Sharp Pain in Chest When Swallowing

Swallowing pain is any pain or pain while swallowing. You might feel it high in the neck or lower down behind the breastbone. Most often, the pain feels like a strong feeling of squeezing or burning. Swallowing pain may be a symptom of a serious disorder.

Sharp Pain in Chest When Swallowing

Factors to consider

Swallowing involves many nerves and muscles in the mouth, throat area, and esophagus (the tube that moves food to the stomach). Part of swallowing is voluntary, which indicates you are aware of managing the action. Nevertheless, much of swallowing is uncontrolled.

Issues at any point in the swallowing procedure (consisting of chewing, moving food to the back of the mouth, or moving it to the stomach) can result in painful swallowing.

Swallowing problems can cause symptoms such as:


Swallowing problems might be because of infections, such as:

Swallowing issues might be due to an issue with the esophagus, such as:

  • Achalasia
  • Esophageal convulsions
  • Gastroesophageal reflux disease
  • Swelling of the esophagus
  • Nutcracker esophagus
  • Ulcer in the esophagus, specifically due to the antibiotic doxycycline

Other causes of swallowing issues consist of:

Home Care

To relieve swallowing pain:

  • Eat slowly and chew food well
  • Eat pureed foods or liquids if solid foods are difficult to swallow
  • Avoid extremely cold or really hot foods if they make your symptoms worse

If someone is choking, right away perform the Heimlich maneuver.

When to Contact a Medical Professional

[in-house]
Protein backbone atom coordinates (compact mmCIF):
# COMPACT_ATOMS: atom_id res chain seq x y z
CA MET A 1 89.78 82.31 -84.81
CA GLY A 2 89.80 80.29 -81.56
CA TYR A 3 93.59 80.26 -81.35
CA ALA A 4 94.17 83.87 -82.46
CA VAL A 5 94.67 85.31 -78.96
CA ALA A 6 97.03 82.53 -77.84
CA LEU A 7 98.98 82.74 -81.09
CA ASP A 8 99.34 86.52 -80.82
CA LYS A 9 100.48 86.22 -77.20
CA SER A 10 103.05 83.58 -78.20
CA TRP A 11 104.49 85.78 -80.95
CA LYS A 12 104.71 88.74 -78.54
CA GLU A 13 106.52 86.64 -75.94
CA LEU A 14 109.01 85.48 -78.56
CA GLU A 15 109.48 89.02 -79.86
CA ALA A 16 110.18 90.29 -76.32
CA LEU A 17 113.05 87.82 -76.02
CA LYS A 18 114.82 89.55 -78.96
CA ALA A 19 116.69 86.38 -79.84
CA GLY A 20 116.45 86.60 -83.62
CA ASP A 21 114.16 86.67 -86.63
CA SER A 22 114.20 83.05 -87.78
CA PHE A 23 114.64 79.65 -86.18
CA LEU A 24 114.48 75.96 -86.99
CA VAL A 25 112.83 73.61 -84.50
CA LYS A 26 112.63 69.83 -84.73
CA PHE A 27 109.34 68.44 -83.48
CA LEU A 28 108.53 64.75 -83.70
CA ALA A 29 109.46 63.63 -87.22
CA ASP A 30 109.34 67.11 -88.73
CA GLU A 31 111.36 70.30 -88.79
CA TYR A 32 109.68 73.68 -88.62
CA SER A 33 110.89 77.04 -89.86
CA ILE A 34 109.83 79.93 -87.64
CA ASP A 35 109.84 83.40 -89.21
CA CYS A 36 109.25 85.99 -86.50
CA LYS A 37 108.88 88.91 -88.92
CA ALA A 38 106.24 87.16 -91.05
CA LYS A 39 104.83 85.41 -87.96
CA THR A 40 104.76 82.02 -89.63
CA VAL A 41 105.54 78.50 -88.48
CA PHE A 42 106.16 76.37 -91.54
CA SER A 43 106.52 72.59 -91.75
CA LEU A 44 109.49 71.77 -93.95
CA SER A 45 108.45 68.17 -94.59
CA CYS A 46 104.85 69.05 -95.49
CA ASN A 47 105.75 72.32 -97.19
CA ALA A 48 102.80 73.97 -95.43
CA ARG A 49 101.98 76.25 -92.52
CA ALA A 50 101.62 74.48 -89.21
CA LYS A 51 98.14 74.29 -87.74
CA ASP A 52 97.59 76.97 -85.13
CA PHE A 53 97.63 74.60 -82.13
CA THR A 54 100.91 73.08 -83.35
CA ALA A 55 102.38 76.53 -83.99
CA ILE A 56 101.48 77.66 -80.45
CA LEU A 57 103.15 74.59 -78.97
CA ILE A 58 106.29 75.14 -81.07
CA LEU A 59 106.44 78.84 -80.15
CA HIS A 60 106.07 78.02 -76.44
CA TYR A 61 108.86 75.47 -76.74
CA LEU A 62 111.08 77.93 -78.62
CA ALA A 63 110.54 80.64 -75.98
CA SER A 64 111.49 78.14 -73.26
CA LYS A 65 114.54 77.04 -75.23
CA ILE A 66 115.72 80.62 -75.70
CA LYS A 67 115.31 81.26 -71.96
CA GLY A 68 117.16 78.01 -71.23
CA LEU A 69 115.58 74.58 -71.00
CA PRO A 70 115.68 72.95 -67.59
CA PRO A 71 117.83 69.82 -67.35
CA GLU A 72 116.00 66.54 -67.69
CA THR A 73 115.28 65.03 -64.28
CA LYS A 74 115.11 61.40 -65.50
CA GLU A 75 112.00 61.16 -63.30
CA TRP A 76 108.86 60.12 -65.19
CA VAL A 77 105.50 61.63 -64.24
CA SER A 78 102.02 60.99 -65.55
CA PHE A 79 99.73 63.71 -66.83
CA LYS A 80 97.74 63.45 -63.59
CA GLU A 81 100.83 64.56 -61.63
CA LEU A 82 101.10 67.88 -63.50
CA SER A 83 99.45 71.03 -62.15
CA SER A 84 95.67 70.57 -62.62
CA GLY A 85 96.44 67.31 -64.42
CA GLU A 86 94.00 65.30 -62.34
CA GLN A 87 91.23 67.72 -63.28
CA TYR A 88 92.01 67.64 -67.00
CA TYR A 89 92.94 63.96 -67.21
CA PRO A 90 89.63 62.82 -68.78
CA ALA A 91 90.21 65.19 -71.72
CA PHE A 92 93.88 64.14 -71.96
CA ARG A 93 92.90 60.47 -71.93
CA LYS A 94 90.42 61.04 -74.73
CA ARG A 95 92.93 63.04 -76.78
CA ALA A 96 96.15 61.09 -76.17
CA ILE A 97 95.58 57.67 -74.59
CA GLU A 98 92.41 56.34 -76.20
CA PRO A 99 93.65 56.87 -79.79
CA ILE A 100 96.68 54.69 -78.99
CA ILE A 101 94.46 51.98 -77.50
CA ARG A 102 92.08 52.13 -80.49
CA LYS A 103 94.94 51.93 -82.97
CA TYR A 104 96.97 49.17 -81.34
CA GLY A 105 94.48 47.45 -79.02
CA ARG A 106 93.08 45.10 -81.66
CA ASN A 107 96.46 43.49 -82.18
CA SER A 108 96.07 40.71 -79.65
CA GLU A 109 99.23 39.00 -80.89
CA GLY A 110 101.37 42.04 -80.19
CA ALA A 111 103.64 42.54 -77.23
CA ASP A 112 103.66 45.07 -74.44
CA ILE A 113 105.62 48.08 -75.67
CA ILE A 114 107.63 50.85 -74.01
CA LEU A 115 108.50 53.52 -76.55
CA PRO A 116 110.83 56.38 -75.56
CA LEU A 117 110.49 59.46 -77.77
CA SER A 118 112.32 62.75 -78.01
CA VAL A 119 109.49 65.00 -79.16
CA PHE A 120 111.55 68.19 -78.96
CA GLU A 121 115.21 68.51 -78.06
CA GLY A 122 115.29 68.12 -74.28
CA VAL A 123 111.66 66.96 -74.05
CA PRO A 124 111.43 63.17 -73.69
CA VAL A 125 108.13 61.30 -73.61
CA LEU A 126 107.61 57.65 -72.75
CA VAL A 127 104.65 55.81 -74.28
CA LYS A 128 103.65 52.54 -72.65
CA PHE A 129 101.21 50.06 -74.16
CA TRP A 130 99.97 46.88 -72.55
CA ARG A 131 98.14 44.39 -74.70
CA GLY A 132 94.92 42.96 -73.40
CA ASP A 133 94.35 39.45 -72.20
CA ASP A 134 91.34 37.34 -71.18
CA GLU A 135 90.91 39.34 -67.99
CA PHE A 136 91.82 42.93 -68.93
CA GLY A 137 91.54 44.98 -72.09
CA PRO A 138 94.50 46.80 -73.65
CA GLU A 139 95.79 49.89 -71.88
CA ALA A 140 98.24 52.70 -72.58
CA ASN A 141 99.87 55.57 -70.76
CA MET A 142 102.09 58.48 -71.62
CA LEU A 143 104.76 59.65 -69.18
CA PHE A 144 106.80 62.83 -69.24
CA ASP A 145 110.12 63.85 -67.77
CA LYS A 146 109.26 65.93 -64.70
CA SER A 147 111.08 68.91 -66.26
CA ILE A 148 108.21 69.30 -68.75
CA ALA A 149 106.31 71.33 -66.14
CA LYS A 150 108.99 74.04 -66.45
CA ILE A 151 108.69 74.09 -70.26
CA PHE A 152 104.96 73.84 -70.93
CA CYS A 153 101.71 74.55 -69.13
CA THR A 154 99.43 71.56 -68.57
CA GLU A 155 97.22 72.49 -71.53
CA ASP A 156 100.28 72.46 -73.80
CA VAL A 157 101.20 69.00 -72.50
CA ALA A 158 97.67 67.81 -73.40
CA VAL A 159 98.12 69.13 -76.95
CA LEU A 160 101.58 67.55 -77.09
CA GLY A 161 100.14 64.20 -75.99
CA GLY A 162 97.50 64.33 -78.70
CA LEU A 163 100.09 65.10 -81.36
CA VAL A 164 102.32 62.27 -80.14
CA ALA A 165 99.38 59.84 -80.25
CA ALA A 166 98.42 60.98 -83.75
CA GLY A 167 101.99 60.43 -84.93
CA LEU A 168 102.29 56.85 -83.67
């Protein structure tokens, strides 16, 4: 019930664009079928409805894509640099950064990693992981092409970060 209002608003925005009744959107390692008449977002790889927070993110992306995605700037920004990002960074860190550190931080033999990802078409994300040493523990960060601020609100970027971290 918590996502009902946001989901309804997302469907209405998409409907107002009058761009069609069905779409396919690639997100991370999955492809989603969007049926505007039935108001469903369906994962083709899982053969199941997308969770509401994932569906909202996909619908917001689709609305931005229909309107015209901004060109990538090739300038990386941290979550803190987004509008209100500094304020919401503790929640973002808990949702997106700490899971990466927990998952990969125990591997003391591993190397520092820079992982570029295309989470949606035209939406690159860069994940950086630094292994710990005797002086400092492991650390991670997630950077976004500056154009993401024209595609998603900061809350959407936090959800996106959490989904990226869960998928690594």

Call your healthcare company if you have painful swallowing and:

Tell your company about any other symptoms that occur with the painful swallowing, consisting of:

  • Abdominal pain
  • Chills
  • Cough
  • Fever
  • Heartburn
  • Nausea or vomiting
  • Sour taste in the mouth
  • Wheezing

What to Expect at Your Office Visit

The company will examine you and ask concerns about your medical history and symptoms, including:

  • Do you have pain when swallowing solids, liquids, or both?
  • Is the pain continuous or does it reoccur?
  • Is the pain worsening?
  • Do you have problem swallowing?
  • Do you have a sore throat?
  • Does it seem like there is a swelling in your throat?
  • Have you inhaled or swallowed any irritating substances?
  • What other symptoms do you have?
  • What other illness do you have?
  • What medications do you take?

The following tests might be done:

  • Barium swallow and upper GI series
  • Chest x-ray
  • Esophageal pH tracking (procedures acid in the esophagus)
  • Esophageal manometry (procedures pressure in the esophagus)
  • Esophagogastroduodenoscopy (EGD)
  • HIV screening
  • Neck x-ray
  • Throat culture

Last modified: March 31, 2017


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